James Hartley argues that new technology used for submitting papers to academic journals increases the possibilities for gathering data, analysing it and improving the refereeing process.
This article first appeared on the LSE Impact of Social Science blog
My recent article (Hartley, 2012) on ‘Refereeing articles in the information age’ appears to have attracted some attention. I began by summarising some of the research on peer reviewing carried out before the advent of new technology (such as Scholar One) in this respect. I then continued to list the pros and cons of this new technology – for authors, editors and publishers. I showed, with an admittedly non-representative sample of 10 editors, that editors generally found the new technology to be more advantageous the larger the enterprise.
I also noted that much more information is now available to editors (and researchers) about the performances of authors, referees and editors. One or two (again unrepresentative) articles suggest that older more experienced referees are less effective than younger more inexperienced ones, and that referees can be classified in terms of how critical they are. Similarly, records can be maintained about individual authors, as well as about house-keeping issues such as the number of submissions/acceptances per month, impact factors, and the like.
With new technology private comments between referees and editors can be made available for study. The editors of Environmental Microbiology showed in 2010 that private comments made by referees range from the generous:
I very much enjoyed reading this paper, and do not have any significant comments. Wish I had thought of this one!
It is always a joy to review manuscripts such as this. Well-conceived, well executed, well edited. Clean, pristine from start to finish.
Through the mild:
It is sad to see so much enthusiasm and effort go into analysing a dataset that is just not big enough.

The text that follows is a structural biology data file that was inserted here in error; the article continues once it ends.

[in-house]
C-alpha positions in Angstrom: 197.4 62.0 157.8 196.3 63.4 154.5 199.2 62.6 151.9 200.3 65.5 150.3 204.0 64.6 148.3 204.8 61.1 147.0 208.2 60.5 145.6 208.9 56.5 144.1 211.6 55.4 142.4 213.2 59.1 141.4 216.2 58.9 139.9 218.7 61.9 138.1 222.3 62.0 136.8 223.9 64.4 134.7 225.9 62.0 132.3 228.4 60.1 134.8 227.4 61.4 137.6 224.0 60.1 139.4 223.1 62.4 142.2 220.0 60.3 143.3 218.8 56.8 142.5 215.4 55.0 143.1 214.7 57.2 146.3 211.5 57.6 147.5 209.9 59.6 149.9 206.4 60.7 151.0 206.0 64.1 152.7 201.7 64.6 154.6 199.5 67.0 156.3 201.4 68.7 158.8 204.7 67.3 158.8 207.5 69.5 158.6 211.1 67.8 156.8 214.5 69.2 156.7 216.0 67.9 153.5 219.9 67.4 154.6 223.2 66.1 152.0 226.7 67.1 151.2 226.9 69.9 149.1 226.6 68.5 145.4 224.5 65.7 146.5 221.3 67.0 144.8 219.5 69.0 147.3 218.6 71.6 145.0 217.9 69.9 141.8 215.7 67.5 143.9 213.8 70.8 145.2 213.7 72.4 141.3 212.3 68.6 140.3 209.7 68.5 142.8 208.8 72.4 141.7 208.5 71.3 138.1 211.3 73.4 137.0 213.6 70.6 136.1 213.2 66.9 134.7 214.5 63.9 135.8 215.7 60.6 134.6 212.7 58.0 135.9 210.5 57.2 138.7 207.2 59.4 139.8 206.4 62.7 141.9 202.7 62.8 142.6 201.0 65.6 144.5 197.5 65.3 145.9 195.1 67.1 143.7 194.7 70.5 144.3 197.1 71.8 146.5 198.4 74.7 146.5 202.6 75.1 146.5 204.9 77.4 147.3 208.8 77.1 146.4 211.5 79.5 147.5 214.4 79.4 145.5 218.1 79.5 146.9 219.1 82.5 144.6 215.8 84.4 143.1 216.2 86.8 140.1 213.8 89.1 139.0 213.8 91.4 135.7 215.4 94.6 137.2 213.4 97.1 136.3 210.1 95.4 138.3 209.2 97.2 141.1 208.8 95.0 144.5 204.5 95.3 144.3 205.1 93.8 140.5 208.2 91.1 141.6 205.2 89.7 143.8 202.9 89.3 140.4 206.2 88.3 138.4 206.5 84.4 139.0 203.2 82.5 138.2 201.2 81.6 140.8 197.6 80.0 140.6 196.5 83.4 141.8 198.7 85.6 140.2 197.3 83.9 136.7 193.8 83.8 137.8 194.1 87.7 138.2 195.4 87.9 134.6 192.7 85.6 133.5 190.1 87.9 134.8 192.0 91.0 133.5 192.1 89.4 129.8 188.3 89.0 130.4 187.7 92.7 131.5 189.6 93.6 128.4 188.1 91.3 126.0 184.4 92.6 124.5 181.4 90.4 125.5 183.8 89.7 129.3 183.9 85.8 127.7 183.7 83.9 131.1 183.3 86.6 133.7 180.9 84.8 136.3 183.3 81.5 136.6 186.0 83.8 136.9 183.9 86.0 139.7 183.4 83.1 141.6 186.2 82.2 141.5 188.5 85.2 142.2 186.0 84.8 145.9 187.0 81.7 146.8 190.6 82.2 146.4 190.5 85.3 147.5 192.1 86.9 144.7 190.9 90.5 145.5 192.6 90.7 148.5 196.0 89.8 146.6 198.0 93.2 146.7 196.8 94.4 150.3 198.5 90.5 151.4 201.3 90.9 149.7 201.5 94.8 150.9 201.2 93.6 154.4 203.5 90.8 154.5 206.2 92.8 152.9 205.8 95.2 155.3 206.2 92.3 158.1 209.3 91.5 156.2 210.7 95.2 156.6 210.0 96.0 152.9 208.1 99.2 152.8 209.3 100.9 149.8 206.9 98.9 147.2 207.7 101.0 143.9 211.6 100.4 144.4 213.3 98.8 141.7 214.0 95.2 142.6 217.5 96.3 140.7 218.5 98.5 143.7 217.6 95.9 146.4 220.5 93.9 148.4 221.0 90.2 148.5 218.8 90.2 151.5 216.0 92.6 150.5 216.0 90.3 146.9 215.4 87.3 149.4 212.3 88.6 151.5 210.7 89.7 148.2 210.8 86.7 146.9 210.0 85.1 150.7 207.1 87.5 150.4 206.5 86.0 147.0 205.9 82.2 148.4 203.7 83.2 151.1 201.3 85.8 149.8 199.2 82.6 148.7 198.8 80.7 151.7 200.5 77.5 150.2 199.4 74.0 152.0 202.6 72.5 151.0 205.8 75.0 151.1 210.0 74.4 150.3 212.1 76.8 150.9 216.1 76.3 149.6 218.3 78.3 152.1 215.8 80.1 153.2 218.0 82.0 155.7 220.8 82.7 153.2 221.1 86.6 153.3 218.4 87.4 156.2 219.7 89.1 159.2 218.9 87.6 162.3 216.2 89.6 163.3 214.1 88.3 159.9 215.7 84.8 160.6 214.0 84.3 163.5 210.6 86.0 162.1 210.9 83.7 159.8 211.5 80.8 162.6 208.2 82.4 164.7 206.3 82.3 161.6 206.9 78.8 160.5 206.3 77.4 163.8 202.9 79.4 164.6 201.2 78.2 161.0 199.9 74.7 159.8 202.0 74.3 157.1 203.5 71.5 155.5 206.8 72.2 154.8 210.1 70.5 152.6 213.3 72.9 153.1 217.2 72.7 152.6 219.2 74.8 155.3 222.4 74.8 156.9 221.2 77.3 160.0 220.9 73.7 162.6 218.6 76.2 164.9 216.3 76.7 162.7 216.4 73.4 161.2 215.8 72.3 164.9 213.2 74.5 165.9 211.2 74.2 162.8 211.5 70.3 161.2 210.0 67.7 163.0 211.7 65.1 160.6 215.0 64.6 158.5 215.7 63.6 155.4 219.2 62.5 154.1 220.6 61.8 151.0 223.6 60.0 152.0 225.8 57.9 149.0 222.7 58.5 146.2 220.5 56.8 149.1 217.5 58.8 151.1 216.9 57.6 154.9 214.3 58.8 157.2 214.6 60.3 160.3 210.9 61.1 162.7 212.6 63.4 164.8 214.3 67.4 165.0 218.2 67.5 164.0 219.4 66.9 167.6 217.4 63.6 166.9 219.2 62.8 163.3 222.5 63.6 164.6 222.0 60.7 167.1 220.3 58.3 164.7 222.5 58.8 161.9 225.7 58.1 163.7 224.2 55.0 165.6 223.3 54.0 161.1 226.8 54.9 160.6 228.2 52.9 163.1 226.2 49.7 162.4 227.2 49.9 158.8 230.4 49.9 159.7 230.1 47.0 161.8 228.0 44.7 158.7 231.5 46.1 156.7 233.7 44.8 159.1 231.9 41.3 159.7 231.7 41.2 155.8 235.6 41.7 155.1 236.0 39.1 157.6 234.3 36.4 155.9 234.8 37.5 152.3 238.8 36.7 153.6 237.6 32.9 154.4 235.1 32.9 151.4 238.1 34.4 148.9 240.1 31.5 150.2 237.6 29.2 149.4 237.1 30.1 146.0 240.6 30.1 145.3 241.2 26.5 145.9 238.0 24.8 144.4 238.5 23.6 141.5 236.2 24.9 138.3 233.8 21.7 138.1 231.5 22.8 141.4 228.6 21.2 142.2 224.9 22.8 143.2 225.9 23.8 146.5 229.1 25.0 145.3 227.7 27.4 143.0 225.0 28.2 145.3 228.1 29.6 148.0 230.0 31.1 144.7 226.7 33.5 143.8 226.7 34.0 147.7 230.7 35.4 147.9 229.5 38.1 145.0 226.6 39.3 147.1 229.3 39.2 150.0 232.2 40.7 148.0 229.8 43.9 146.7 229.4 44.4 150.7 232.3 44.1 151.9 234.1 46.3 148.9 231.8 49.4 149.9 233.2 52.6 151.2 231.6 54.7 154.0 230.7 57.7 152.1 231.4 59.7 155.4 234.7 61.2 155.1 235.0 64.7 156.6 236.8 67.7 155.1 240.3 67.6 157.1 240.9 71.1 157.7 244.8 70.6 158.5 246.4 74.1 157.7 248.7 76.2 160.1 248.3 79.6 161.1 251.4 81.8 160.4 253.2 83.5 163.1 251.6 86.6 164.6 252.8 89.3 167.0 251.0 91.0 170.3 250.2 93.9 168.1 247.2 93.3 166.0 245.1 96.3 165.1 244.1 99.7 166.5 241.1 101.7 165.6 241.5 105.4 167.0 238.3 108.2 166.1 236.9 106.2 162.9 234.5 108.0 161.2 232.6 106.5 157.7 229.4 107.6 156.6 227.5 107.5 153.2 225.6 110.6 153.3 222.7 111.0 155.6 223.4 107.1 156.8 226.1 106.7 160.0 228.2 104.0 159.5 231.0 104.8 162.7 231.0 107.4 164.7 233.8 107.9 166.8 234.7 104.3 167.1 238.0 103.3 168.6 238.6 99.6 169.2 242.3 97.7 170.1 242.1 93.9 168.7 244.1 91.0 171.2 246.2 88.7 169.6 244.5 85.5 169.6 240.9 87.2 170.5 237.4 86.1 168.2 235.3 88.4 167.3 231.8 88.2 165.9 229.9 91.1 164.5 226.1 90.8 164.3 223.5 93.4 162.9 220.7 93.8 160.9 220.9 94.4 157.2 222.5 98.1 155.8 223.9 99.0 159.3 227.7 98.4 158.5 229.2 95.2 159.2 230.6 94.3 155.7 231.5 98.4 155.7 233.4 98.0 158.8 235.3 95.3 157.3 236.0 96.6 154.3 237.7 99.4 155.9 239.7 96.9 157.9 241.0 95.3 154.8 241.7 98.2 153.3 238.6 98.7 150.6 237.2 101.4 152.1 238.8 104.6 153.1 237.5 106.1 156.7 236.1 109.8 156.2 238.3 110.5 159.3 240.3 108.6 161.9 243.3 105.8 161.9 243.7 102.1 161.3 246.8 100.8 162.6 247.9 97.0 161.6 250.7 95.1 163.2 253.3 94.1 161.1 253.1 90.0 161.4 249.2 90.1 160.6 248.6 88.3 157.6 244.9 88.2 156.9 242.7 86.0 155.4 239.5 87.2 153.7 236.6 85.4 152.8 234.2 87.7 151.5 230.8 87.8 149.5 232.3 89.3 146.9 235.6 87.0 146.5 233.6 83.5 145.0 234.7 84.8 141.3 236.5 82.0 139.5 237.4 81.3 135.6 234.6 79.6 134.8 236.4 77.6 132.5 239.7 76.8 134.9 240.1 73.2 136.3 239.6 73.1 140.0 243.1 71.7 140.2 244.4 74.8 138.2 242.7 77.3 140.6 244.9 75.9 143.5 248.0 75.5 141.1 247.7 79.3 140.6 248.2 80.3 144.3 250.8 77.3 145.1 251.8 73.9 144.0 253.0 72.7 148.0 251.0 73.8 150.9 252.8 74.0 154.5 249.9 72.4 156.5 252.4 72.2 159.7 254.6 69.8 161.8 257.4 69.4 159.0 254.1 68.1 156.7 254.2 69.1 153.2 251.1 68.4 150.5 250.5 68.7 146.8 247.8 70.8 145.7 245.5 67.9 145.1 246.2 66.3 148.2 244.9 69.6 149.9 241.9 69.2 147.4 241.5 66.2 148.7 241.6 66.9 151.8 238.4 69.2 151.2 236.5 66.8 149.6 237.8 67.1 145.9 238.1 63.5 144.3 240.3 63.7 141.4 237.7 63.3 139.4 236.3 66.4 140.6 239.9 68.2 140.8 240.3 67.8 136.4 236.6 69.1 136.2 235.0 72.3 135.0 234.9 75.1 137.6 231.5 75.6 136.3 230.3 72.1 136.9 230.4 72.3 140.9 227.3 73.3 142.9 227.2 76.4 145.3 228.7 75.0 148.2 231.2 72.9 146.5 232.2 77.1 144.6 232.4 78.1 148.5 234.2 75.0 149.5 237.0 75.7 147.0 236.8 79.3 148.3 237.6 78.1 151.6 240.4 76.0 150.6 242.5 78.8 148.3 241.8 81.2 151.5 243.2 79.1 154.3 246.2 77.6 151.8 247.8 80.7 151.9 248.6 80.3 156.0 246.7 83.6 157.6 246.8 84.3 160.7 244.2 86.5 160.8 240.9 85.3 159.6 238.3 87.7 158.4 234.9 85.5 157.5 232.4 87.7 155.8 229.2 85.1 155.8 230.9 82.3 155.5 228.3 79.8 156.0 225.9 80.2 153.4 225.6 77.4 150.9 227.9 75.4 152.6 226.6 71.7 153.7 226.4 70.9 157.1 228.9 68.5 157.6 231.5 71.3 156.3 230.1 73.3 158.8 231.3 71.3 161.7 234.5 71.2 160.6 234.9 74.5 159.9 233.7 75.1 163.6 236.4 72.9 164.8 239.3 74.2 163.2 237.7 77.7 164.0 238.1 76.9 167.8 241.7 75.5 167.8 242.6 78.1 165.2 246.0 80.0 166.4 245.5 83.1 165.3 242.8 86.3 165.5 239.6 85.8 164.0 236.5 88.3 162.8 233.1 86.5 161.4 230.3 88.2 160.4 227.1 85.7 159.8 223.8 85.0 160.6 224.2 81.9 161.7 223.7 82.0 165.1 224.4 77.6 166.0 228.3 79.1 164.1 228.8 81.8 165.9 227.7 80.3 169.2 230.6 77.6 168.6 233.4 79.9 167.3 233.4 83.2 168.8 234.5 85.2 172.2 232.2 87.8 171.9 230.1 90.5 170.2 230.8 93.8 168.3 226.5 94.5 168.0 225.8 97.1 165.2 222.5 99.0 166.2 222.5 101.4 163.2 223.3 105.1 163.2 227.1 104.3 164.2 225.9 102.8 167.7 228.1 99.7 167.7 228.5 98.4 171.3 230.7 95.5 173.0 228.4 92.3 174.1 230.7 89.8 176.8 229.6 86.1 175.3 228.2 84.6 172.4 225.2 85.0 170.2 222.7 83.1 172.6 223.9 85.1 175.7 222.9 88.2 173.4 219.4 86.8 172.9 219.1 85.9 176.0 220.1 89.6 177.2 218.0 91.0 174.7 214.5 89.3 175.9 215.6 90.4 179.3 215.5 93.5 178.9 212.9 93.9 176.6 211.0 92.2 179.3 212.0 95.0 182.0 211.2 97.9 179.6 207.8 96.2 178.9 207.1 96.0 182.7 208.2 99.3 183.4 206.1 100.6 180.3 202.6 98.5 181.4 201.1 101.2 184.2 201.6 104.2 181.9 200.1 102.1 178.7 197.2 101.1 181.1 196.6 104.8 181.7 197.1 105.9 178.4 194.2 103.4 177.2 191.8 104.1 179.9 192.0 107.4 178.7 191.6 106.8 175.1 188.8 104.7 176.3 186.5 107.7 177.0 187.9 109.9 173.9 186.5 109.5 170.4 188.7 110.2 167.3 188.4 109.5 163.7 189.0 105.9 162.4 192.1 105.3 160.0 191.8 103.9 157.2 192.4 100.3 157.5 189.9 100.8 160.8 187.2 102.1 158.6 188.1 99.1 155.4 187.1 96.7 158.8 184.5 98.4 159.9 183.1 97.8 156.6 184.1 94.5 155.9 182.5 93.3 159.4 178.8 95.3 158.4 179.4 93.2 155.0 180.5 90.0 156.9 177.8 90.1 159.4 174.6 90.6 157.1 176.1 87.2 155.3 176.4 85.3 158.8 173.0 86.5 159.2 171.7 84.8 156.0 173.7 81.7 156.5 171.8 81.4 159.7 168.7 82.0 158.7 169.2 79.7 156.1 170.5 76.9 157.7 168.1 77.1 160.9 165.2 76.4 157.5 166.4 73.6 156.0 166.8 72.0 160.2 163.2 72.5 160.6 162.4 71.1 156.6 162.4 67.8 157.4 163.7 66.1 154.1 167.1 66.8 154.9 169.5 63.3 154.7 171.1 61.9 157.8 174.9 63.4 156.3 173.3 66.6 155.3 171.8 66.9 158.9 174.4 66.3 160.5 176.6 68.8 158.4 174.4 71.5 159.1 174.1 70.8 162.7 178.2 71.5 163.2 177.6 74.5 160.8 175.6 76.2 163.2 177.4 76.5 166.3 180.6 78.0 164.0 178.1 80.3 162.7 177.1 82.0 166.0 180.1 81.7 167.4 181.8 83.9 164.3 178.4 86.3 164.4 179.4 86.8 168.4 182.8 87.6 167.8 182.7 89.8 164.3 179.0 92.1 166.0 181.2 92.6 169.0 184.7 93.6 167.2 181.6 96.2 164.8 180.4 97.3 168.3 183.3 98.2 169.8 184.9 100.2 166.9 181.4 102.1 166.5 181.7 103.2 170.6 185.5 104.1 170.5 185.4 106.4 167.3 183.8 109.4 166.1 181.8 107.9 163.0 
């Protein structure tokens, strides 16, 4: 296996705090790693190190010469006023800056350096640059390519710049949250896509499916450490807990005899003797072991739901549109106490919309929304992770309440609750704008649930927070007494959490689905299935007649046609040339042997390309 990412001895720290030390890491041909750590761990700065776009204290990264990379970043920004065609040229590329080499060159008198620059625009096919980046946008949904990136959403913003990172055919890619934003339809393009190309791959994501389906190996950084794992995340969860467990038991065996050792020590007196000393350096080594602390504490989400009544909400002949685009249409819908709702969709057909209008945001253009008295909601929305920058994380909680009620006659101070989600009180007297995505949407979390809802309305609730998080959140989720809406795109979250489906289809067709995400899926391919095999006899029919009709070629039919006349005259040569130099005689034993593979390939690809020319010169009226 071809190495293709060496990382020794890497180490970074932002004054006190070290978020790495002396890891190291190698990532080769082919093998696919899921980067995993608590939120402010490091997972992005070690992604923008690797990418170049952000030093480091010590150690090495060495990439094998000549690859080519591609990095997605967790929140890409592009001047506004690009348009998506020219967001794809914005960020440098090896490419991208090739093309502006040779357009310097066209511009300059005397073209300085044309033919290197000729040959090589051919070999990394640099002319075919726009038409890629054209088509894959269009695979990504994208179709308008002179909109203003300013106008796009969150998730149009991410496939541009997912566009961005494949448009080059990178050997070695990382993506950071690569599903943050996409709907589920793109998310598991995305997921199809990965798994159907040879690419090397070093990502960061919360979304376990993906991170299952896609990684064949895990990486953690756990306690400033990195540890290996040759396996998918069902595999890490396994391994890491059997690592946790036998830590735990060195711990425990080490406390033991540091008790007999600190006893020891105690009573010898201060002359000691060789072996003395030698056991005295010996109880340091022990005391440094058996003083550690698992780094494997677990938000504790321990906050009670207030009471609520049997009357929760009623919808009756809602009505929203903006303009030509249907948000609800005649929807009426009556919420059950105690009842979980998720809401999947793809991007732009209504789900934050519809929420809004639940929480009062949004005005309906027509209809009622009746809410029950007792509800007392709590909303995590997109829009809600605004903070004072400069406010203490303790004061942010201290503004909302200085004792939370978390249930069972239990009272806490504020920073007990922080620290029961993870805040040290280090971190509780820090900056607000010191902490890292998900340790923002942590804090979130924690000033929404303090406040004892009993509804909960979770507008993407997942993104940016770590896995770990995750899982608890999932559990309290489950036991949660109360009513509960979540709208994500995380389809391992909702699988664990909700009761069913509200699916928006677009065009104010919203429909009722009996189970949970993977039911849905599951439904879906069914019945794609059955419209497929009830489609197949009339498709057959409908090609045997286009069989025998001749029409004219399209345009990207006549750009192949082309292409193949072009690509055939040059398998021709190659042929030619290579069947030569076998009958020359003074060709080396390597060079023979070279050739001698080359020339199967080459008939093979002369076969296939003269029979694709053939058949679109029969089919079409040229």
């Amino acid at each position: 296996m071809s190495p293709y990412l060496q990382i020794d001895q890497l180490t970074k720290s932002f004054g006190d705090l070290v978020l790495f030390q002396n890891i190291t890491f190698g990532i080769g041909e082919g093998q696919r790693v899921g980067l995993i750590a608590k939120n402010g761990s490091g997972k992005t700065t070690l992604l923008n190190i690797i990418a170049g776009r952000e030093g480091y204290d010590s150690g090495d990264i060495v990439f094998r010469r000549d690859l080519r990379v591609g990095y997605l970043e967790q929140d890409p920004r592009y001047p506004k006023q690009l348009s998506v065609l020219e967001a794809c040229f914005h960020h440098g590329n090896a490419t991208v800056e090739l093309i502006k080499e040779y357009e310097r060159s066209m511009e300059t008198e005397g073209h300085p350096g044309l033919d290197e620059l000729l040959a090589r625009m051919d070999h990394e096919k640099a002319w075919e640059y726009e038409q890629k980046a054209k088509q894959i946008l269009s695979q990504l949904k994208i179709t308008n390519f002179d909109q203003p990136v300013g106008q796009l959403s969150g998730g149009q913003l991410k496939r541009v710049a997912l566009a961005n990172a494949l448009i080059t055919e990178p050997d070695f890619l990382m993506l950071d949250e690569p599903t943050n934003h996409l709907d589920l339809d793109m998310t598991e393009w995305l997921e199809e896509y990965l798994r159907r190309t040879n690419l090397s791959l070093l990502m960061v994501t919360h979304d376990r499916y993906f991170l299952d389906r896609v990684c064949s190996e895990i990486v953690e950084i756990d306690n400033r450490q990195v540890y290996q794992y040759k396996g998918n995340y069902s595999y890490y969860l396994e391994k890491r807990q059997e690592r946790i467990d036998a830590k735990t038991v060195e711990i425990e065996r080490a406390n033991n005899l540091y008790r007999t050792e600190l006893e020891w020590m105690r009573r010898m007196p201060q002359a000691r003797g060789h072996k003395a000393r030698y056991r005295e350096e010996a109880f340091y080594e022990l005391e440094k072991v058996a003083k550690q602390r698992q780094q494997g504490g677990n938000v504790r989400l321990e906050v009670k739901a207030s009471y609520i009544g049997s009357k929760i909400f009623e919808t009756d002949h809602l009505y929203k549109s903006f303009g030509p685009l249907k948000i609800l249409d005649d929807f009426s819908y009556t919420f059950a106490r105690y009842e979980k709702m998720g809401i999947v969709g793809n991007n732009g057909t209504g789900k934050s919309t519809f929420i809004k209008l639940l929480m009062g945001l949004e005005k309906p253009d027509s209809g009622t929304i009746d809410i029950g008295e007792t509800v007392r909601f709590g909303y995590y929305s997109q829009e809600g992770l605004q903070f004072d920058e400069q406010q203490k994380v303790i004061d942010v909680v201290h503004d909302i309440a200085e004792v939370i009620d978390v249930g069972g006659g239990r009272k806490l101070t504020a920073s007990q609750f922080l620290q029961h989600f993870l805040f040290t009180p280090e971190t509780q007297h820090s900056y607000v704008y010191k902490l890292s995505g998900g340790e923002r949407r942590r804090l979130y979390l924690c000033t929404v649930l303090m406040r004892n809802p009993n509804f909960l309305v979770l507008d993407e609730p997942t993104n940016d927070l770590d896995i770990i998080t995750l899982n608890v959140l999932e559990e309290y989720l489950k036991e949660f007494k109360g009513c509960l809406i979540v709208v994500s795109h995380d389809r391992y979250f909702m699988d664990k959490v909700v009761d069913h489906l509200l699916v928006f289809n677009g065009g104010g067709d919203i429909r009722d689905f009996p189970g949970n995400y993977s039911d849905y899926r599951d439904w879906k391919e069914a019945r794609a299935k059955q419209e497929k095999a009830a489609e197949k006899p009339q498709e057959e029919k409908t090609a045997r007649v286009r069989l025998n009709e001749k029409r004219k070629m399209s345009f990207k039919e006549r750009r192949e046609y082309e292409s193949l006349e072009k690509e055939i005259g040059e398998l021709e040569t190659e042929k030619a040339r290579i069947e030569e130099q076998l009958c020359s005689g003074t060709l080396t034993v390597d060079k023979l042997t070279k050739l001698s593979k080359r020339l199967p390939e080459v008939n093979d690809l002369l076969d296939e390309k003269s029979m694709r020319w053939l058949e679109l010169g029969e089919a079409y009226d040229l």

to the hostile:
The lack of negative controls in this study… results in the authors being lost in the funhouse.
The presentation is of a standard I would reject from an undergraduate…
However, there are few if any research studies on comments like these, and their effects on editorial decision-making are unknown.
I concluded my article by describing various arrangements (from open to ‘blind’ peer reviewing) where such comments can be made public (or not). Four of these arrangements are:
1. Authors and affiliation deleted Anonymous referees
2. Authors and affiliation included Anonymous referees
3. Authors and affiliation included Referees volunteer (or not) their names
4. Authors and affiliation included Referees are named
There are arguments for and against all of these pairings. In System 1, as far as the anonymity of authors is concerned, the evidence shows that referees can often identify the authors of papers, even though steps have been taken to prevent this. With Systems 2, 3 and 4, if the authors are not already known to the referees, it is fairly easy to look them up on Google Scholar, for example, and to assess their track record – which might or might not bias a review.
Most journals operate either Systems 1 or 2. Applied Psychological Measurement, for example, currently operates System 1, the British Journal of Educational Technology System 2, the Journal of Educational Psychology and PloS Medicine System 3, and the British Medical Journal, System 4.
System 4 is avoided by most journals, presumably because of the hassles of dealing with abuse and recriminations. System 3 might avoid or lessen this problem. However, a recent opinion poll suggested that 75% of referees preferred System 1 and that 60% said that they would be less likely to referee papers if their signed reports were published (Elsevier, 2010).
Conclusions: a personal view
In this blog I have outlined some of the current practices used by editors, authors and referees when using electronic submission and publishing systems. Some of these practices are more open than others, but I believe, in this information age of WikiLeaks, Facebook and Twitter, that little – if anything – should be hidden from the different contributors to the total system. Thus I feel that it is System 4 that we should be aiming for when it comes to refereeing. What little evidence there is (as opposed to opinion) suggests that, with open refereeing, there will some improvement in the quality of the reports received, and an increase in the number of reviewers recommending publication, but that there will be an decrease in the number of reviewers willing to review. (See Bingham et al., 1998; Smith, 1999; van Rooyen et al, 1999; and Walsh et al, 2000). Open refereeing is controversial but, in this information age, it may be more appropriate.
All of the citations in this blog can be found in:
Hartley, J. (2012). Refereeing academic articles in the information age. British Journal of Educational Technology, 43, 3, 520-528.
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Note: This article gives the views of the author, and not the position of the British Politics and Policy blog, nor of the London School of Economics.